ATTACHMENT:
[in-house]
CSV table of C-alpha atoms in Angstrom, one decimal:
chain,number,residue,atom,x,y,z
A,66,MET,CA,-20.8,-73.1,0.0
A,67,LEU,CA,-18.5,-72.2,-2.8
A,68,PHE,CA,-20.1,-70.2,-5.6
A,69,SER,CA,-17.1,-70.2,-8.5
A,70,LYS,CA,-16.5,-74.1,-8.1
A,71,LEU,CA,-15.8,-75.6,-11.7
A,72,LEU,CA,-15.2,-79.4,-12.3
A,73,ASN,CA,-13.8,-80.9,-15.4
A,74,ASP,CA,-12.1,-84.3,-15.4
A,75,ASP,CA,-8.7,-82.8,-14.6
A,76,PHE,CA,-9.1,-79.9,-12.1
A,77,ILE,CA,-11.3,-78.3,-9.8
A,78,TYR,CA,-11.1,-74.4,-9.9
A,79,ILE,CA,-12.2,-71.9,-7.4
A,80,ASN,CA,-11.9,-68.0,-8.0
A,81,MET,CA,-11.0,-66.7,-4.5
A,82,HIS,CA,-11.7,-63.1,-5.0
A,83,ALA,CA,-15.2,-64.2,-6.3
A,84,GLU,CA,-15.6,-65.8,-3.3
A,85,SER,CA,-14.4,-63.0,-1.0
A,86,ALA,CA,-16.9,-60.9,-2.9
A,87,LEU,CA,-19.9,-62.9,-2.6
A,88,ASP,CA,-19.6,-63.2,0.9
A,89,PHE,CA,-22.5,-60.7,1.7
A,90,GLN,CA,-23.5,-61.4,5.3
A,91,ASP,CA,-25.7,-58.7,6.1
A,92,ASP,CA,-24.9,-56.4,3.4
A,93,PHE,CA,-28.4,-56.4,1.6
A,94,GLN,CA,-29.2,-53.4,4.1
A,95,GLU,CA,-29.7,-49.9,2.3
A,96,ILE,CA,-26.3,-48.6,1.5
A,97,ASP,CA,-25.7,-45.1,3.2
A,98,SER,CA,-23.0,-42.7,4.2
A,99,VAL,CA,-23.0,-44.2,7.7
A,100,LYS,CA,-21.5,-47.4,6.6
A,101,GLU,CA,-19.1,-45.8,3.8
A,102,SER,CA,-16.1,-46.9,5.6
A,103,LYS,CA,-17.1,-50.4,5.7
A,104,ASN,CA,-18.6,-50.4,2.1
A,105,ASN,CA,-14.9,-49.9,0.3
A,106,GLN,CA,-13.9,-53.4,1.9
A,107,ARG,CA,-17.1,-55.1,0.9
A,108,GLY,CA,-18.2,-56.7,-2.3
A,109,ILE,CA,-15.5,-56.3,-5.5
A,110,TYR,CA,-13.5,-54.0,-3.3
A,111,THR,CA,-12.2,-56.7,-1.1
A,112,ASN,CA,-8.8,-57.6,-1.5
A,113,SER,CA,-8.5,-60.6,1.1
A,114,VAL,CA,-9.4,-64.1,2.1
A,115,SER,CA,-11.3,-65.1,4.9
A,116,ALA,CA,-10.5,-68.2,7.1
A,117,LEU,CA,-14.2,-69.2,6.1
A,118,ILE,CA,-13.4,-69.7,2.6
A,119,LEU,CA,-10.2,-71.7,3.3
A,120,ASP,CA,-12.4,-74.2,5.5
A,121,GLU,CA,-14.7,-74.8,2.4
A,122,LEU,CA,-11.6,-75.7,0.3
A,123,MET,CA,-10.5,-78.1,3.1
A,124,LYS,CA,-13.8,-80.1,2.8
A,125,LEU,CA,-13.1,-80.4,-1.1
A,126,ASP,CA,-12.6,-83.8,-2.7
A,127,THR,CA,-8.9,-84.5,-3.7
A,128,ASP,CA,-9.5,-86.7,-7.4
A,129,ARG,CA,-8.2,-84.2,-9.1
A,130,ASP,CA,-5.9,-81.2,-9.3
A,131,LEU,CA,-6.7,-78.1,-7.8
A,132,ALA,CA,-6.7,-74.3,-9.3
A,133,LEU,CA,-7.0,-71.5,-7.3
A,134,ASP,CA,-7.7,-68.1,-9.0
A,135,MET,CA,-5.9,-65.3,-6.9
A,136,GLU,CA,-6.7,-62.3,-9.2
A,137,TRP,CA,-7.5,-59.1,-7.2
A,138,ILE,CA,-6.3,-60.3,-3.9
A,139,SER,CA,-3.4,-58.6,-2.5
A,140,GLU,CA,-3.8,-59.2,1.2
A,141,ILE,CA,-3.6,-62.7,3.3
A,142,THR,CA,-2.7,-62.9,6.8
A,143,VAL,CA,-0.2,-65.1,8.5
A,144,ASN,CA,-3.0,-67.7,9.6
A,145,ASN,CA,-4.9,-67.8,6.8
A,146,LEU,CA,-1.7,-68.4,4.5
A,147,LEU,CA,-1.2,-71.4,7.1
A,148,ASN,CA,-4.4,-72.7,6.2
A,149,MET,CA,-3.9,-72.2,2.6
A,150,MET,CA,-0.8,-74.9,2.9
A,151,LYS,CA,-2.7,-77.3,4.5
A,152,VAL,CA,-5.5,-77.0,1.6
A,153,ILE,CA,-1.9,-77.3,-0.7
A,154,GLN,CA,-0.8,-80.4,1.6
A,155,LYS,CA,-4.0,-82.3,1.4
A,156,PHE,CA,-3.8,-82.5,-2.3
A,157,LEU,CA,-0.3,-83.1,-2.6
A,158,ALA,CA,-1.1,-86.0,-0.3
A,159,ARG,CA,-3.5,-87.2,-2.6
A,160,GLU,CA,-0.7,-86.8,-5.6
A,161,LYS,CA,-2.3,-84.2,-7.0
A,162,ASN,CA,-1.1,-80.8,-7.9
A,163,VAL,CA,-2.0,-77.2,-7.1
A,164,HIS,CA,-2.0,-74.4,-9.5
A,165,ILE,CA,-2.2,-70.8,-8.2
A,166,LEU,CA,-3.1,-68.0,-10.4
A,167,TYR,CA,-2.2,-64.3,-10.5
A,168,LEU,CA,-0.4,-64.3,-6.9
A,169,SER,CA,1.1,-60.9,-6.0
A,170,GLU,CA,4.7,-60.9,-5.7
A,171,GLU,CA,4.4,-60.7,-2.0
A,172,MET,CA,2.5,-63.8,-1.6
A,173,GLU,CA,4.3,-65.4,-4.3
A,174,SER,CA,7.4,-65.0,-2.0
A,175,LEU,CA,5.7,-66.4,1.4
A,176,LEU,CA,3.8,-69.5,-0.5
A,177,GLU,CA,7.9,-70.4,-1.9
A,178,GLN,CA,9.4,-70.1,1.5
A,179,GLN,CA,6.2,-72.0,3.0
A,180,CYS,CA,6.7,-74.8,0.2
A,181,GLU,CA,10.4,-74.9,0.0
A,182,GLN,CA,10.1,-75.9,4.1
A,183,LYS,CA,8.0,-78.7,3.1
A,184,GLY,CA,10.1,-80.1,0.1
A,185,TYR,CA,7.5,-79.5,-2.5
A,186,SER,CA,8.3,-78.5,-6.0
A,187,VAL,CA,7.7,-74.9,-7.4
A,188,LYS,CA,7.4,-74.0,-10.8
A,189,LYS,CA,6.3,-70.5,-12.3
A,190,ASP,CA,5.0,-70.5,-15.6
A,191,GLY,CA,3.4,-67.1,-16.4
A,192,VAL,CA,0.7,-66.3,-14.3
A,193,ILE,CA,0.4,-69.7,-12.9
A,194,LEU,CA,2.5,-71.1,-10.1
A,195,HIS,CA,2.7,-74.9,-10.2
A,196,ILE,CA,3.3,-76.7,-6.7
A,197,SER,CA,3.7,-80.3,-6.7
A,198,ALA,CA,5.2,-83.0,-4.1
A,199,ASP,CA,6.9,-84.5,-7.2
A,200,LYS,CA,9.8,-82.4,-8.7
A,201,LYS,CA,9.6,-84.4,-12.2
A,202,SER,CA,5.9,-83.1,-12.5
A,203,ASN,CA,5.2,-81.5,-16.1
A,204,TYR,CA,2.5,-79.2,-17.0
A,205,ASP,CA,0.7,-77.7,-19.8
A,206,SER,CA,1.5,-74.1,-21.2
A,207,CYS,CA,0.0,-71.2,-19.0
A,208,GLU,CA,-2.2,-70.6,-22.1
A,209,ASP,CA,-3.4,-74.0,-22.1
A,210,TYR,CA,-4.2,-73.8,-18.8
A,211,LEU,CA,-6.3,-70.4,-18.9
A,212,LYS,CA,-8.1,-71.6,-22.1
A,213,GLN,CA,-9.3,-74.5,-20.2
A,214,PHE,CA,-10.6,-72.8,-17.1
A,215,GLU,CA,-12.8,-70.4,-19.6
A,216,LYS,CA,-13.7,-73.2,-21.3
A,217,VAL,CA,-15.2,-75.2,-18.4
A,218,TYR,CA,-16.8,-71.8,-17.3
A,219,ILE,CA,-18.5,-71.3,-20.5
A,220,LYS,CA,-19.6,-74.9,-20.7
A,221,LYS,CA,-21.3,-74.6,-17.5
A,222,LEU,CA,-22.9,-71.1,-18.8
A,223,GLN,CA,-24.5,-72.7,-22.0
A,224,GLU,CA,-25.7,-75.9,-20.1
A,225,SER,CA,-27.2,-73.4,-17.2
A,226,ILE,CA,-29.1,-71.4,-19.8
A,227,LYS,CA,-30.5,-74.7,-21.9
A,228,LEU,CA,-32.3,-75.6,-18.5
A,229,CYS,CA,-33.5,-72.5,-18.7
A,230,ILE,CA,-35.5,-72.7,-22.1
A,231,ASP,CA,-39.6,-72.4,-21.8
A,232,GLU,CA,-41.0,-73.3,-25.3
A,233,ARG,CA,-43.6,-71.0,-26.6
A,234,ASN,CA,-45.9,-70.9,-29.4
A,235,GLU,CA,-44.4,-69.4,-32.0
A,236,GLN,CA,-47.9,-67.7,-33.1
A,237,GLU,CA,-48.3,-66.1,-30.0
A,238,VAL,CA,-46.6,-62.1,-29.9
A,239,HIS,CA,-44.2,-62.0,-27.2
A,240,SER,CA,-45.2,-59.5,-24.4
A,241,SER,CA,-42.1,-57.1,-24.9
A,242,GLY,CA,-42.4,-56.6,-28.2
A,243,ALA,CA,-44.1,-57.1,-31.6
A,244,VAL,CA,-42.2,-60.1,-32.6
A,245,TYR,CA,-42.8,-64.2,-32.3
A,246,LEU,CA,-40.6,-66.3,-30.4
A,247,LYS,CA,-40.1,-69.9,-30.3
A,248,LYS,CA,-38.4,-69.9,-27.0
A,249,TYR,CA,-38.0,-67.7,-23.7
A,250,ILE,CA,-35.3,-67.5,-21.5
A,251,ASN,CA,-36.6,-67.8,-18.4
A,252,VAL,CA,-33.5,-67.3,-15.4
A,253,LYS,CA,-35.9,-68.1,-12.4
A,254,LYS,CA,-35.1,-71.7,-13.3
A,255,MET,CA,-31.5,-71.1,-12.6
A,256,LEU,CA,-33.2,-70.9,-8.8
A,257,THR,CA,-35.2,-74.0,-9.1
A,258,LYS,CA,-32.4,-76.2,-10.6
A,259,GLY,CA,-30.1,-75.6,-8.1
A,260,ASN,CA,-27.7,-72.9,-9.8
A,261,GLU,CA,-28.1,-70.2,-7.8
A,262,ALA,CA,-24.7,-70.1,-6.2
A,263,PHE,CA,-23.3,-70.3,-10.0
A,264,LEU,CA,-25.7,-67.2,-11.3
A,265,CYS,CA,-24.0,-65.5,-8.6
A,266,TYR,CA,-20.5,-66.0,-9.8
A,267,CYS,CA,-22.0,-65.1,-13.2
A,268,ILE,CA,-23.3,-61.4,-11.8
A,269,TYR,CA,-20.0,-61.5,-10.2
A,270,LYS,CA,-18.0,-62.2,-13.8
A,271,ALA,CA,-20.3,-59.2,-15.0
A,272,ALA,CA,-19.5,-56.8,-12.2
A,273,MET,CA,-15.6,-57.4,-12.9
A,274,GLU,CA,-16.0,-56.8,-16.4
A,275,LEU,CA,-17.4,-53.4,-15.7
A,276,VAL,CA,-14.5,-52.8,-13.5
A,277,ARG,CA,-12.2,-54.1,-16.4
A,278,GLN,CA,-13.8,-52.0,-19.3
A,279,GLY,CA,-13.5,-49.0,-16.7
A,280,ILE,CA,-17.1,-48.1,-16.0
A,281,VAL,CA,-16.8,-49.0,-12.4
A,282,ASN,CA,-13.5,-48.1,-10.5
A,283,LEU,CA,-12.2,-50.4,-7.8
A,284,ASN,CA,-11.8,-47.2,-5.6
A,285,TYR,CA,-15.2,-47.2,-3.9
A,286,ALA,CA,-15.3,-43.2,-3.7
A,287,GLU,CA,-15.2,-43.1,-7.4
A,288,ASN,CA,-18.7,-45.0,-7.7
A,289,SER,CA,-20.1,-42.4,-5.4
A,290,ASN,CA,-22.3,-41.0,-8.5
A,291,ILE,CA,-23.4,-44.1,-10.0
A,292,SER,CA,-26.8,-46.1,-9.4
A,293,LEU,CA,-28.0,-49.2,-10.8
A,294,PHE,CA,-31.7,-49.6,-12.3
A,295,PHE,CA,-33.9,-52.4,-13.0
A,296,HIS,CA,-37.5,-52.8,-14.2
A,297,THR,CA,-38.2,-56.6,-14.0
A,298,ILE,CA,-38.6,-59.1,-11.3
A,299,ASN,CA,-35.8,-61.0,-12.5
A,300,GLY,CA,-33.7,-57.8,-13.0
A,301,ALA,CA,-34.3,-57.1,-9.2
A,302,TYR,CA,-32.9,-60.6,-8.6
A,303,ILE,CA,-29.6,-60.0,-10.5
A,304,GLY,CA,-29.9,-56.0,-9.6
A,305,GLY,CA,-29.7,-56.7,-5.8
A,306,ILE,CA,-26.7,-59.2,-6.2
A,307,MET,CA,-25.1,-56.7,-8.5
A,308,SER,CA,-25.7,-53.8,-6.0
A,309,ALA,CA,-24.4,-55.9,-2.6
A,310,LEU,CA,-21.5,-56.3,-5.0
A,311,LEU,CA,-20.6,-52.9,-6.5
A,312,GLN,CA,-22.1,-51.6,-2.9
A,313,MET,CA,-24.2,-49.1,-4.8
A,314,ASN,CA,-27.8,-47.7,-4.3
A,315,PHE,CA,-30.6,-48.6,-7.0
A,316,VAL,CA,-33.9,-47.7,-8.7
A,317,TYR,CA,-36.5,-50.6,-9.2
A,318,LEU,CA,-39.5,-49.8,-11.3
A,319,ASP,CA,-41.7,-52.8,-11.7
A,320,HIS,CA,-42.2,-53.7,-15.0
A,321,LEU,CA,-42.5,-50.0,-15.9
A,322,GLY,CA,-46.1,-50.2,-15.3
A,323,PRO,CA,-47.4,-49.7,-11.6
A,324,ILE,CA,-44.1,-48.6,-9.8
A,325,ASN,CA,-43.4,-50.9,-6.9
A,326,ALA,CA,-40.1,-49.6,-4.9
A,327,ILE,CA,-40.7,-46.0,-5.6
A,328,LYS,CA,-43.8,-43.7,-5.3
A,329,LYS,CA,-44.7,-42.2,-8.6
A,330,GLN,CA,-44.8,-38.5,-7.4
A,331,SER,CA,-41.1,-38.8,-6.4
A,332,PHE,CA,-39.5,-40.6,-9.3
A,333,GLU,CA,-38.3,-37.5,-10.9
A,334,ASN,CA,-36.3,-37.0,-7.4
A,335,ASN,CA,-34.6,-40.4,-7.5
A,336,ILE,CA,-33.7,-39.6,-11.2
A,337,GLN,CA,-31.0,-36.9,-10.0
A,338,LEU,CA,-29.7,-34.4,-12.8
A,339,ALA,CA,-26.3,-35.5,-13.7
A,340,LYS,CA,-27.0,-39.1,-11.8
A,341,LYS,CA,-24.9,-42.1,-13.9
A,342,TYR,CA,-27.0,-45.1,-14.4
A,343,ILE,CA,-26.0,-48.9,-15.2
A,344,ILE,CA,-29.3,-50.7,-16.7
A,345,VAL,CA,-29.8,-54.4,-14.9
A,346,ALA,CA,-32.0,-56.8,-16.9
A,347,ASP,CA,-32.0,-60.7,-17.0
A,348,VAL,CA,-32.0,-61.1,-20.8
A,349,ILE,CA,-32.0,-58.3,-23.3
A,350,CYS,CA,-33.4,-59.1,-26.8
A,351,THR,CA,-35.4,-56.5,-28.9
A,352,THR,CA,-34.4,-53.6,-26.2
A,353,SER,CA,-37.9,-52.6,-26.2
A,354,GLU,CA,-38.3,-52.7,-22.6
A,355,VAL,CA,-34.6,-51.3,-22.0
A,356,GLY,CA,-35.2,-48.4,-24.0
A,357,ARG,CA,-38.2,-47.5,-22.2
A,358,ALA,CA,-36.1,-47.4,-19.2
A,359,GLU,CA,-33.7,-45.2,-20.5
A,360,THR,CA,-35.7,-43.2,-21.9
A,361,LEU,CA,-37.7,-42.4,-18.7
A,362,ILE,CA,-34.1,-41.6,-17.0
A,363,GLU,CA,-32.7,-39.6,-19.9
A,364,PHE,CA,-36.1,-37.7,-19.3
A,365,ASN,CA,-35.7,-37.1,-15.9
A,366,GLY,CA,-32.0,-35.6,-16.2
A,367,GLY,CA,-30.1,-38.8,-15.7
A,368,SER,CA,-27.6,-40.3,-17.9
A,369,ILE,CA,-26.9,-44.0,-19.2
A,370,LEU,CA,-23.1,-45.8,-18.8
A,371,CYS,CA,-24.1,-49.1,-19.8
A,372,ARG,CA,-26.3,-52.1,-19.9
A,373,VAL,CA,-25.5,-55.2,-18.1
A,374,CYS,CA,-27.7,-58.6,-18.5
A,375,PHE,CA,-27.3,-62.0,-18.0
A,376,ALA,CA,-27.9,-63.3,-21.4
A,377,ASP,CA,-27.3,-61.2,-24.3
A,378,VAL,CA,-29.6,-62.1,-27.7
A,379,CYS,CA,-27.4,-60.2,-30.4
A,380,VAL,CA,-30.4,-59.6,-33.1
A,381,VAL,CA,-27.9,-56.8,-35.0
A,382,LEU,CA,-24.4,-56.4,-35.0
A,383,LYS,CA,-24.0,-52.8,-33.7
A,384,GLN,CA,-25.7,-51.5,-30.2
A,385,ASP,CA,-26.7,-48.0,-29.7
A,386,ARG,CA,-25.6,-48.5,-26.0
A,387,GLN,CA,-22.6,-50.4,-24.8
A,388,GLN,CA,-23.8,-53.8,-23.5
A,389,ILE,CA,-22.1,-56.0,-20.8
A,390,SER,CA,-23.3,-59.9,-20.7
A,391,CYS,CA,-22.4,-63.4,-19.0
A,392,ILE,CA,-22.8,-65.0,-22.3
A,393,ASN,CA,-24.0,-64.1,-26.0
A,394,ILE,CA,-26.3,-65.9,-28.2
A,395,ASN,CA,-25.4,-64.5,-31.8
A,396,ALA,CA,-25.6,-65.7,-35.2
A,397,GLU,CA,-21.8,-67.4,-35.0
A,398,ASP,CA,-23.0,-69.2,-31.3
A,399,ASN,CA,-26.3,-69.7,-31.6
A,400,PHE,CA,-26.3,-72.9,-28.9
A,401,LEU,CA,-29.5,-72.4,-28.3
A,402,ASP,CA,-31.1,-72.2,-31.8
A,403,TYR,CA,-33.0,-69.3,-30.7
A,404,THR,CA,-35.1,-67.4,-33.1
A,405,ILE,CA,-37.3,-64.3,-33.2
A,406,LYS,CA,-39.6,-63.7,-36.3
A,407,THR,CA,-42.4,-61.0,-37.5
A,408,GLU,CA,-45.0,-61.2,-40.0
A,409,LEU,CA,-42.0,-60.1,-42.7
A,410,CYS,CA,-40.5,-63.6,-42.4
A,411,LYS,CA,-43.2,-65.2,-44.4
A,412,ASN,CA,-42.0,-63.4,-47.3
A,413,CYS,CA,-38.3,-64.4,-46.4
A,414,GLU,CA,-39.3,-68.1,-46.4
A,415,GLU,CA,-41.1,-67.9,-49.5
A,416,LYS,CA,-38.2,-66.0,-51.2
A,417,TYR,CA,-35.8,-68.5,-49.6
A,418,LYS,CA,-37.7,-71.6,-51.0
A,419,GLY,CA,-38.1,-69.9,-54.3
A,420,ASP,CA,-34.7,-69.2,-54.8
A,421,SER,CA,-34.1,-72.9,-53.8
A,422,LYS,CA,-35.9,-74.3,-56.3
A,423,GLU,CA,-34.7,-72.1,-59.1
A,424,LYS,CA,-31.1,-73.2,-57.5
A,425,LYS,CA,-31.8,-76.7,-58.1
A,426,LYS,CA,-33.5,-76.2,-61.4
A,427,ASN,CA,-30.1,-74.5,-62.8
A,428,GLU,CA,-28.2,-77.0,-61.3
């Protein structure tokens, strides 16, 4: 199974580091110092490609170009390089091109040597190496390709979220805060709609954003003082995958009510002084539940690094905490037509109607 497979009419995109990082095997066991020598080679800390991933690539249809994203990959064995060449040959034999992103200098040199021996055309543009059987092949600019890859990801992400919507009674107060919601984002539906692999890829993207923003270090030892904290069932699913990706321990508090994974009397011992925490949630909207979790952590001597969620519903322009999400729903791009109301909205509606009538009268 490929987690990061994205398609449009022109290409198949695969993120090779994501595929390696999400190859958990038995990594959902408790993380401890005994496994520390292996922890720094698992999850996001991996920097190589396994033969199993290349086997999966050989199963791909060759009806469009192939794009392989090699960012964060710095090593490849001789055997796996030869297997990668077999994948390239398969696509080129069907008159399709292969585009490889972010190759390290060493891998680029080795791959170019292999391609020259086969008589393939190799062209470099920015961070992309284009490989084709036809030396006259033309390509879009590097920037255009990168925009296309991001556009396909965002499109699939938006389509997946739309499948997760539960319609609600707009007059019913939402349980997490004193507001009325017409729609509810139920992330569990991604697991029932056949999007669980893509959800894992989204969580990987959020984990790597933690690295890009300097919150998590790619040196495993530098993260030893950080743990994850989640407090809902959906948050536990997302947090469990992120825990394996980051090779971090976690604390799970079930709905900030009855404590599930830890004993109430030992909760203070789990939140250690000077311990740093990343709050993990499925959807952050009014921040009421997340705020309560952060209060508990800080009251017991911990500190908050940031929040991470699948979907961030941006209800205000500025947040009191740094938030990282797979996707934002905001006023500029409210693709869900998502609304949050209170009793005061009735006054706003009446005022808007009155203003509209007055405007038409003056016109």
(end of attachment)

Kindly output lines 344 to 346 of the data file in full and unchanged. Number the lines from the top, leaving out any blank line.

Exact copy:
A,406,LYS,CA,-39.6,-63.7,-36.3
A,407,THR,CA,-42.4,-61.0,-37.5
A,408,GLU,CA,-45.0,-61.2,-40.0